The pedestrian program focuses on what is called the three E's, Engineering, Education and Enforcement. Engineering refers to the funding and constructing of new facilities that meet Virginia State safety standards as well as federal accessibility guidelines. Educating citizens to state laws and safety tips is addressed by the County with programs such as the bi-annual Street Smart campaign and the "Yield to Pedestrian Sign Program." The Yield to Pedestrian Sign Program is also a great example of the third "E," Enforcement. County police play a large part in both educating citizens about pedestrian laws as well as enforcing these laws.
Pedestrian signals are reviewed and installed on a case by case basis for both newly signalized intersections as well as intersections undergoing redesign. Some factors that are reviewed include the number of pedestrians, the surrounding land use and the traffic patterns at each intersection. Many older parts of Fairfax County have intersections that did not included pedestrian signals when originally built. Fairfax County has a program to upgrade priority intersections by adding and improving pedestrian signals. Citizens may request pedestrian signals by contacting FCDOT.
Requests can be submitted to one of three entities, VDOT, your district supervisor's office or contact FCDOT. Ultimately, any changes must be approved by VDOT since they are responsible for the signalization of roads in Fairfax County.
Requests can be submitted to one of three entities, VDOT, your district supervisor's office or contact FCDOT. Assuming the requested walkway is not part of an existing or future project already, it will be added to a list of projects in need of future funding. Sidewalks that are not part of a road project are funded and built by the County.
Many site specific features are reviewed when deciding to place designated crosswalks. Some of these include sight distance (ability to see oncoming traffic and cross the road safely with enough time), road characteristics (such as traffic volumes, road width, posted speed, etc), accessible facilities such as American with Disabilities Act (ADA) acceptable ramps and sidewalks, the presence of other nearby crosswalks and whether there is enough foot traffic to support a crosswalk. As you can see from this list, there are many reasons why crosswalks are not placed in certain locations. Crosswalks are an important safety feature which sometimes offers a false sense of security to pedestrians. As a result of this, it is important to address all site specific aspects of a proposed crosswalk placement and not stripe crosswalks unless these safety requirements are met.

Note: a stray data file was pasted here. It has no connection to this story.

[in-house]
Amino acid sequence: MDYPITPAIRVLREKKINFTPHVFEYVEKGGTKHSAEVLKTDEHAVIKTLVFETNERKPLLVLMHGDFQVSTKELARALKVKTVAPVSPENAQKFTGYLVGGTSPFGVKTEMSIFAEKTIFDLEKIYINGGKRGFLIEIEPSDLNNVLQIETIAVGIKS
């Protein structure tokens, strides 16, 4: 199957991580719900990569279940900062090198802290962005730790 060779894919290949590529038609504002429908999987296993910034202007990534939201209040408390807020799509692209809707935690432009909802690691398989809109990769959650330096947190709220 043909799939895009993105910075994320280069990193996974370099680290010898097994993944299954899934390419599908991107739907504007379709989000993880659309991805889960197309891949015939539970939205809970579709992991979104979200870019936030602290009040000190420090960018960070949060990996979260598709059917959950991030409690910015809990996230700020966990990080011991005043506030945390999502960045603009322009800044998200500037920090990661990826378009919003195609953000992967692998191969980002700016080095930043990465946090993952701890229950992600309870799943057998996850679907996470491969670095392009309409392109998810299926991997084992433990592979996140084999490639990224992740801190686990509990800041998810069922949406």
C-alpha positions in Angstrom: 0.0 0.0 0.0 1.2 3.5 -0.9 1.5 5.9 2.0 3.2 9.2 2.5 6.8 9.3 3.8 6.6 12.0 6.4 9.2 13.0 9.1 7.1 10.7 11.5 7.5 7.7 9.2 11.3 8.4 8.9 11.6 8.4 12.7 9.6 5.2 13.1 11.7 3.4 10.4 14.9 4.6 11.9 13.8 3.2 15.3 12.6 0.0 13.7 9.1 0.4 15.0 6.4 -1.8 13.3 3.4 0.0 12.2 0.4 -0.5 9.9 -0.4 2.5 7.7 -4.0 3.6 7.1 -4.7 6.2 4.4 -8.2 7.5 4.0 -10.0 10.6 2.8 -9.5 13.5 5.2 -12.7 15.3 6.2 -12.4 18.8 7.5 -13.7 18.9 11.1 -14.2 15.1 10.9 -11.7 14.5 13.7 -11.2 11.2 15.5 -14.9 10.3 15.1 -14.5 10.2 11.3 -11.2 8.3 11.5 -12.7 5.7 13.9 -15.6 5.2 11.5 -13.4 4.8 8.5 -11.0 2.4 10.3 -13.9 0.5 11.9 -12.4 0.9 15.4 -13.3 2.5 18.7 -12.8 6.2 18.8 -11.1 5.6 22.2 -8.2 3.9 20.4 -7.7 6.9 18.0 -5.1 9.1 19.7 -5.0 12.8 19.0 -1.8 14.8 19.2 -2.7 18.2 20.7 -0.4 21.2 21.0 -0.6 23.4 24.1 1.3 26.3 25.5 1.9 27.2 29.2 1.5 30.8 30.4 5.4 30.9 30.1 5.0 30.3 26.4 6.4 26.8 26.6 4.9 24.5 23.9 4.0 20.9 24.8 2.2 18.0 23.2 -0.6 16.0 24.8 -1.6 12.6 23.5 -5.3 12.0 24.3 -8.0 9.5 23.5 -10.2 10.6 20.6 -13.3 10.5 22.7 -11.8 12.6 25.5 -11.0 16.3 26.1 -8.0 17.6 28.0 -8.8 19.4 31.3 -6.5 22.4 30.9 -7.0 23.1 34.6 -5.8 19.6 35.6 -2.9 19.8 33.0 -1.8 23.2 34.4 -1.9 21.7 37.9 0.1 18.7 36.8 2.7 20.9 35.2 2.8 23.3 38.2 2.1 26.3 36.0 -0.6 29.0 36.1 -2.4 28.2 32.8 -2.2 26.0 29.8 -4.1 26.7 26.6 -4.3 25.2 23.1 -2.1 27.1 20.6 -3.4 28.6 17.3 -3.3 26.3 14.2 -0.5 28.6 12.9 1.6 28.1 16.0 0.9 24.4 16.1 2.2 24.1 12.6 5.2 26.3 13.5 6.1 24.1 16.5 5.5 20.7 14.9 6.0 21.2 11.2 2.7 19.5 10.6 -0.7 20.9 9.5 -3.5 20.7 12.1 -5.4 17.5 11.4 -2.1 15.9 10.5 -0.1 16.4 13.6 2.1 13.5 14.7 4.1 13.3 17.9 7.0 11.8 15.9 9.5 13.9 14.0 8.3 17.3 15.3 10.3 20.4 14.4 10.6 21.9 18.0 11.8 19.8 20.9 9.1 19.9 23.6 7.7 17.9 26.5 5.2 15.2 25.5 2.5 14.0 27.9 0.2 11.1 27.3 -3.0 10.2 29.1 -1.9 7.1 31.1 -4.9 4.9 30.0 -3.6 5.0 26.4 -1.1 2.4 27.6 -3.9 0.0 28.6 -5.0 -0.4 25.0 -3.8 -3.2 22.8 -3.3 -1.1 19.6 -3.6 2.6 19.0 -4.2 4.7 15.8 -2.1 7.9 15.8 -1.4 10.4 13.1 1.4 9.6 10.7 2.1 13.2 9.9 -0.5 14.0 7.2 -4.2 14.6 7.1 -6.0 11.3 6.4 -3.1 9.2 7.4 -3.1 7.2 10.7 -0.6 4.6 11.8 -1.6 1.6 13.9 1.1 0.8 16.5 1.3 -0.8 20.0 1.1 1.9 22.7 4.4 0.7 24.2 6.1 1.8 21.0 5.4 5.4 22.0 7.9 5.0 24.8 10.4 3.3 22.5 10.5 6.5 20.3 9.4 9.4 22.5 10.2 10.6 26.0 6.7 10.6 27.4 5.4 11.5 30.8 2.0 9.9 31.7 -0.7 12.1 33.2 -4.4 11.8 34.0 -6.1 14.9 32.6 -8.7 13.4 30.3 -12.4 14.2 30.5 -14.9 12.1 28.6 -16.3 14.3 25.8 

Fairfax County does not have a law stating that snow must be cleared from residential sidewalks. The County asks all residents to clear sidewalks on their property for their own safety and the safety of others; however those who cannot do so are not penalized.
In Virginia, a pedestrian has the right of way if they are not crossing in disregard of oncoming traffic when they are in a crosswalk, or if they are crossing at an unmarked crosswalk on a road that is 35 miles per hour or less. At a traffic signal, a pedestrian must obey the traffic signal. If a pedestrian is crossing and did not disregard oncoming vehicles, a driver that approaches must yield and allow the pedestrian to safely cross the street. Multi-lane roads present a dangerous situation for pedestrians in the crosswalk. A vehicle in one lane may stop for the pedestrian in the crosswalk while another vehicle in the adjacent lane is blocked from seeing that there is a pedestrian in the crosswalk.
This data and the location can change from year to year. According to 2006 data, Richmond Highway (Route 1) is at the top of the list for pedestrian fatalities and injuries. The Richmond Highway Public Transportation Initiative is currently addressing safety issues along this corridor to hopefully reduce the possibilities of a fatality or injury. In general, most fatalities occur on high speed roads.